“While there could potentially be a number of potential uses for this parcel considering it’s adjoining the boundaries of the city, based on the other sections clearly being harvested in the area, we believe this site could be a location for timber production,” the report says. “It should also be noted that this is just one of many adjacent federal parcels that could be utilized in a similar fashion.”
The report shows Canyon County received a current PILT payment of $350.71 for a 120-acre parcel south of Nampa, which AEON AI estimates would bear $10,158 in property taxes in its current state. If the parcel was fully “built out” for development, the company projects up to $256,519 in property taxes.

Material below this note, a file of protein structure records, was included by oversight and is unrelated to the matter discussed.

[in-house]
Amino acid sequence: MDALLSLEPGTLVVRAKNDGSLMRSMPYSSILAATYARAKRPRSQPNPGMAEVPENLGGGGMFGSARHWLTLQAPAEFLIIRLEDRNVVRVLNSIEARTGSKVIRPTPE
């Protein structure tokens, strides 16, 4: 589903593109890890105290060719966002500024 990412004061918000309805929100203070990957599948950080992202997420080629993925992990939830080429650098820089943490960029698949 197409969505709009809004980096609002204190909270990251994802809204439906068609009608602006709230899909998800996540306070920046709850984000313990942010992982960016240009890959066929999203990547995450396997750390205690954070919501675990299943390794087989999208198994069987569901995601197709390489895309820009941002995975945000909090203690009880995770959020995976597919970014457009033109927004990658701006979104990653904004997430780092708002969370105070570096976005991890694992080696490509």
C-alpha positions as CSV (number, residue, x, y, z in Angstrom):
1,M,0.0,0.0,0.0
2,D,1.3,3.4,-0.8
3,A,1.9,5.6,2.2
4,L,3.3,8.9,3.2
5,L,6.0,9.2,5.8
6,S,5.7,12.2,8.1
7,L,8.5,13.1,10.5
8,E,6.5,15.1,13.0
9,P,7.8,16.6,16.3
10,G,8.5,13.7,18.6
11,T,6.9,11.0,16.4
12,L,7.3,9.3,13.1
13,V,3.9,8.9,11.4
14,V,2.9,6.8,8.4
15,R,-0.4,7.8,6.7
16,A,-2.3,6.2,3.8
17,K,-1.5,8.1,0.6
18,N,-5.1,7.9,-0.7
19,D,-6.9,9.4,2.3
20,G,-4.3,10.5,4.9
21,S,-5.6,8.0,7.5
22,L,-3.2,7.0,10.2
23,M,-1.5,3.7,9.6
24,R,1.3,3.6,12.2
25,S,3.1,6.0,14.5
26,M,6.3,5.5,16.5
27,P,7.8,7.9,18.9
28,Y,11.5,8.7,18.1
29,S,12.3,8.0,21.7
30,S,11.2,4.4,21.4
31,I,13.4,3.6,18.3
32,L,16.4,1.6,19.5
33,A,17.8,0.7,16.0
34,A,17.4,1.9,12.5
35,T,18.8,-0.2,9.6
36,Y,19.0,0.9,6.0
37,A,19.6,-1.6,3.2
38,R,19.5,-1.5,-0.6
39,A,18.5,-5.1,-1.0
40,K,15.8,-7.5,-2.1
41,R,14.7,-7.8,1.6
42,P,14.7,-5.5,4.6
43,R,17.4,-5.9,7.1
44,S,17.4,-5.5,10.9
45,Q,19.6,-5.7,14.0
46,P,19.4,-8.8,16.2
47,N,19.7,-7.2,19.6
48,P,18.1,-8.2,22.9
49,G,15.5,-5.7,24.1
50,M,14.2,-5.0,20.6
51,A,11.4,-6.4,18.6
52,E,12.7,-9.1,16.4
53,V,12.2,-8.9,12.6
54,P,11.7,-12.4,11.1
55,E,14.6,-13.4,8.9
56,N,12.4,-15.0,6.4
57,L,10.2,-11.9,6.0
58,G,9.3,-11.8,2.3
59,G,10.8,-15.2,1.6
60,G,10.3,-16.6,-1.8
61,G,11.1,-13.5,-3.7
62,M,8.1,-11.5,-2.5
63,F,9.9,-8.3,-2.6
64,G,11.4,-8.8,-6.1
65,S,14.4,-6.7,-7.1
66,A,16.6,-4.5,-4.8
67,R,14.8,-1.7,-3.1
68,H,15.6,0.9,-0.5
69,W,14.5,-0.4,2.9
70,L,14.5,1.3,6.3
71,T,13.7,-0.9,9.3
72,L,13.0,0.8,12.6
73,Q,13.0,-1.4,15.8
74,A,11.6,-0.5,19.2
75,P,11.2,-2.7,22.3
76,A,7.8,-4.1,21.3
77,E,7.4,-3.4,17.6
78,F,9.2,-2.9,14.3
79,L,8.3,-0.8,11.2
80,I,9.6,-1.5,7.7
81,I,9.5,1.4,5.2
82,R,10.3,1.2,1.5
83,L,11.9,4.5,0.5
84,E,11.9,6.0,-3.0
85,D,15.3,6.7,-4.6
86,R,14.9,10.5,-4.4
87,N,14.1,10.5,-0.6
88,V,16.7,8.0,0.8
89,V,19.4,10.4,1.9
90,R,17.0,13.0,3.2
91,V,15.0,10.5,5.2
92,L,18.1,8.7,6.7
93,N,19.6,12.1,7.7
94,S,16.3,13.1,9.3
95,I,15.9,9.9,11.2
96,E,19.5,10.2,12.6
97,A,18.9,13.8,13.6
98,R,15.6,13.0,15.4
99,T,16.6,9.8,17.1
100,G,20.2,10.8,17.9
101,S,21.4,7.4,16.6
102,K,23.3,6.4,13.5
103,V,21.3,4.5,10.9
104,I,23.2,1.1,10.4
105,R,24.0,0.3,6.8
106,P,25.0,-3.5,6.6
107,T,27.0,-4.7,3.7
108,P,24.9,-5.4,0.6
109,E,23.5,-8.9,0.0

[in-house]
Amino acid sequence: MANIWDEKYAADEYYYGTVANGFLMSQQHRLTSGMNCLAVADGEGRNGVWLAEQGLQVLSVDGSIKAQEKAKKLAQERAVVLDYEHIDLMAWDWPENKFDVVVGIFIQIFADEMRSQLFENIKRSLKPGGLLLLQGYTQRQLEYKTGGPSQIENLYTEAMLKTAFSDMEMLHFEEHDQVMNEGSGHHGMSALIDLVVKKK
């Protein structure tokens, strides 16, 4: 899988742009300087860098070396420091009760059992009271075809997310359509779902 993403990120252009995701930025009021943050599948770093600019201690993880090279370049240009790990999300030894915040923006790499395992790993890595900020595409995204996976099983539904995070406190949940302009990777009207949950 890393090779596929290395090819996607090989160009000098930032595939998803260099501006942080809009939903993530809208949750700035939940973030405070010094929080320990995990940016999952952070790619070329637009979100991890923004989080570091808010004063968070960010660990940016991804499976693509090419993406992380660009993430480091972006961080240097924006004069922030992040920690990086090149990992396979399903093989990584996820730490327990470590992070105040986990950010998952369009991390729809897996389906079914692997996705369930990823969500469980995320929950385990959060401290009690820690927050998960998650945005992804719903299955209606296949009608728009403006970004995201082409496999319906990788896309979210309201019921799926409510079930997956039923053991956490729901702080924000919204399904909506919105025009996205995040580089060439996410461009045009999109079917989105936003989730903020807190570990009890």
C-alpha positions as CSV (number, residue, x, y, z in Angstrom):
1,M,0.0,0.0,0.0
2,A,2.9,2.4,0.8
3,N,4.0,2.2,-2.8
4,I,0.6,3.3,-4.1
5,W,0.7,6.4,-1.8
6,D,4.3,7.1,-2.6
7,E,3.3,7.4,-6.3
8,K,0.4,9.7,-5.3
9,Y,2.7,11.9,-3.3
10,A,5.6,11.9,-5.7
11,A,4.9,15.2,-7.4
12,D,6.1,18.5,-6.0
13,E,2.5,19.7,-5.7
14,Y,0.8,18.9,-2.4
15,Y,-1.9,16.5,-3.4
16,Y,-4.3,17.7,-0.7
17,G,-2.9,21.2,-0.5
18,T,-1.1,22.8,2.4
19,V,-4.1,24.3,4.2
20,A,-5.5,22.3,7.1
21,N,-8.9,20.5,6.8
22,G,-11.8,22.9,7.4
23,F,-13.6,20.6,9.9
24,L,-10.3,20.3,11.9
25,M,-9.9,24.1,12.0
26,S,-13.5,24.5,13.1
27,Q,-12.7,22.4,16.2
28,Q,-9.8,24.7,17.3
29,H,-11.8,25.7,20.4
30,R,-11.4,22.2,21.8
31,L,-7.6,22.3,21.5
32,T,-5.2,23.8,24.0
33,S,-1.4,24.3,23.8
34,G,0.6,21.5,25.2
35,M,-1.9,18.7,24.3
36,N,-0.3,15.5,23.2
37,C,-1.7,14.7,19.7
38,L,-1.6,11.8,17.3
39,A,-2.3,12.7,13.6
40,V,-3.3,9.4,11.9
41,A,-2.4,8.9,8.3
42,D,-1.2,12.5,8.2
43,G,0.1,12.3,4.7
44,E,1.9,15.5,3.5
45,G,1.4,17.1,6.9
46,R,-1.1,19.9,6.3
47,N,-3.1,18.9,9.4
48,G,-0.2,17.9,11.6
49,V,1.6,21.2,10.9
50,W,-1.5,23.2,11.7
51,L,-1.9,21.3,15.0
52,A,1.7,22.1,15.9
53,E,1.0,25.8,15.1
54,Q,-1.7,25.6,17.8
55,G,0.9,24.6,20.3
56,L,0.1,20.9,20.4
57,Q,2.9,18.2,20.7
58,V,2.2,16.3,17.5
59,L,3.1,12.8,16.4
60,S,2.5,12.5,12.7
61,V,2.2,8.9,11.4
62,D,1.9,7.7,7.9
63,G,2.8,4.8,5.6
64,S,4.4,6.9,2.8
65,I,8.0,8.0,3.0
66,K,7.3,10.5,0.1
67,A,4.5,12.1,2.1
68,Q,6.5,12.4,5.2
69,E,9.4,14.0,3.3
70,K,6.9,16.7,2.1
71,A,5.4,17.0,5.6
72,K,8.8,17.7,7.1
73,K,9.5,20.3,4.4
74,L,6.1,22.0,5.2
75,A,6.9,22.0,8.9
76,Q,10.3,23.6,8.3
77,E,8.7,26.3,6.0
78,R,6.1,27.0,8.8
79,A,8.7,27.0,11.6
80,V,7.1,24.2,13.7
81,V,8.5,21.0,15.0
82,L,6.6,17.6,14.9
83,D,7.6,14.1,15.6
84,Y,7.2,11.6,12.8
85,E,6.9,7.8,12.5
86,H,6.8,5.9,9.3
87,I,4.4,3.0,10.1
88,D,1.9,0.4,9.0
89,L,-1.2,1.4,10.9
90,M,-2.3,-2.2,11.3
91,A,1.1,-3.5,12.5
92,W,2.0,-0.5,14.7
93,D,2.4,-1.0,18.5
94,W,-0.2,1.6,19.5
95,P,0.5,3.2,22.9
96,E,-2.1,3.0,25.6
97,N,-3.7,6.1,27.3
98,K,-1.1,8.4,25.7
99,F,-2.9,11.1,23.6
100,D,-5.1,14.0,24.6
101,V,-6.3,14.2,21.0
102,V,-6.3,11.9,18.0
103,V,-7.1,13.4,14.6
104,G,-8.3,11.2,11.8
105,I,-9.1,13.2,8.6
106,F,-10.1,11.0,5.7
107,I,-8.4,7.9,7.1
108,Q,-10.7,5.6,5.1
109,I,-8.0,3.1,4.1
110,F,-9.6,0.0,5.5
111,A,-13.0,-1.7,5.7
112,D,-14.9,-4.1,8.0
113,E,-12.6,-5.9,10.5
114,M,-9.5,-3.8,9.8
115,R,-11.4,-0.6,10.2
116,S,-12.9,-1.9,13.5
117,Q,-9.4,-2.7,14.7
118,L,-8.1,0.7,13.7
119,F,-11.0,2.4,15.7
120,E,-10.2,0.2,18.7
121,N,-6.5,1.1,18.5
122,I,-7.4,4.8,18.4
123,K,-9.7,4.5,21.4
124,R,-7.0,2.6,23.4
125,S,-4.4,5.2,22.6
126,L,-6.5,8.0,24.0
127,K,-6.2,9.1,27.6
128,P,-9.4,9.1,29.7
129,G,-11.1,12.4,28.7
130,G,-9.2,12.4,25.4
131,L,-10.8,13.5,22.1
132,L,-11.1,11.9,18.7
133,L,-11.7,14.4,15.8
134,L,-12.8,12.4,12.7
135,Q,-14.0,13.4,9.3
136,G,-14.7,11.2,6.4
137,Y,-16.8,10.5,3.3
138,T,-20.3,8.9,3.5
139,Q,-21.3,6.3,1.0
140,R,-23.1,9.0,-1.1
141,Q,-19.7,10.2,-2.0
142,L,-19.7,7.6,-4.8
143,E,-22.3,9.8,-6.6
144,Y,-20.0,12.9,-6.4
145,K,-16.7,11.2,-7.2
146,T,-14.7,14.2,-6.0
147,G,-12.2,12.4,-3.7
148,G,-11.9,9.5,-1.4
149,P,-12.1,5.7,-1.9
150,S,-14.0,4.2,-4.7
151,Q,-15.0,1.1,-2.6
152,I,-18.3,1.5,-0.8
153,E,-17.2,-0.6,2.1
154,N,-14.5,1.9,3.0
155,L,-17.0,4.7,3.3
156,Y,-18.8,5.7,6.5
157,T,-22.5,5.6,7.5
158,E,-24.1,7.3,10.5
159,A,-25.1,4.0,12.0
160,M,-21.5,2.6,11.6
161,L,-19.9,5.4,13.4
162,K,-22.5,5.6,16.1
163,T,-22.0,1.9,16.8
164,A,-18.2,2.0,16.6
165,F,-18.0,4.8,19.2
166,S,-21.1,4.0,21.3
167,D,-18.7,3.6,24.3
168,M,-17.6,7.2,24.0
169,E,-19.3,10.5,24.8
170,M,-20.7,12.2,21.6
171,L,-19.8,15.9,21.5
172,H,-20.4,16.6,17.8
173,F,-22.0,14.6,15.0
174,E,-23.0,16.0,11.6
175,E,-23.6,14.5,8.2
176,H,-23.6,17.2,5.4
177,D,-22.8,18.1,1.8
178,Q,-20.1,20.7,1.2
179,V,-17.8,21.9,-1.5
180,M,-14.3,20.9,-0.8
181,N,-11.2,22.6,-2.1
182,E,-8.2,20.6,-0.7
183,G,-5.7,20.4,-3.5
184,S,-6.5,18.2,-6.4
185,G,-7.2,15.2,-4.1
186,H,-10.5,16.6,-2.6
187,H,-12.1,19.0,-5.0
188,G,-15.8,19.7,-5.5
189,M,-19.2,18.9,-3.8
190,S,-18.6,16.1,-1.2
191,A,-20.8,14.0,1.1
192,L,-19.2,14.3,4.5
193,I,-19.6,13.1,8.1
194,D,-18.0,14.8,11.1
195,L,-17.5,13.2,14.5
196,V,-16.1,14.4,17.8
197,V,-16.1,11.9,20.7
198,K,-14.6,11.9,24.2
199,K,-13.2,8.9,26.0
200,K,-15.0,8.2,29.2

“This parcel is surrounded by vast amounts of private, agriculture and residential land for miles in any direction. This peculiar location begs the question as to why it is a federally owned property in the first place. That fact notwithstanding, we believe the current suitable property use for this parcel, from a taxation standpoint, should be either agricultural or low density residential,” the report said.
The land in question is the Military Reserve Shooting Range operated by the Nampa Rod & Gun Club.
“Nampa Rod & Gun Club was established in 1927 to operate the outdoor facility,” according to the club’s website. “The land was given to the gun club by Executive Order of President Roosevelt. The area that is the current range was a military training facility as far back as the early 1900’s and was used as an impact area for the Artillery Corps.”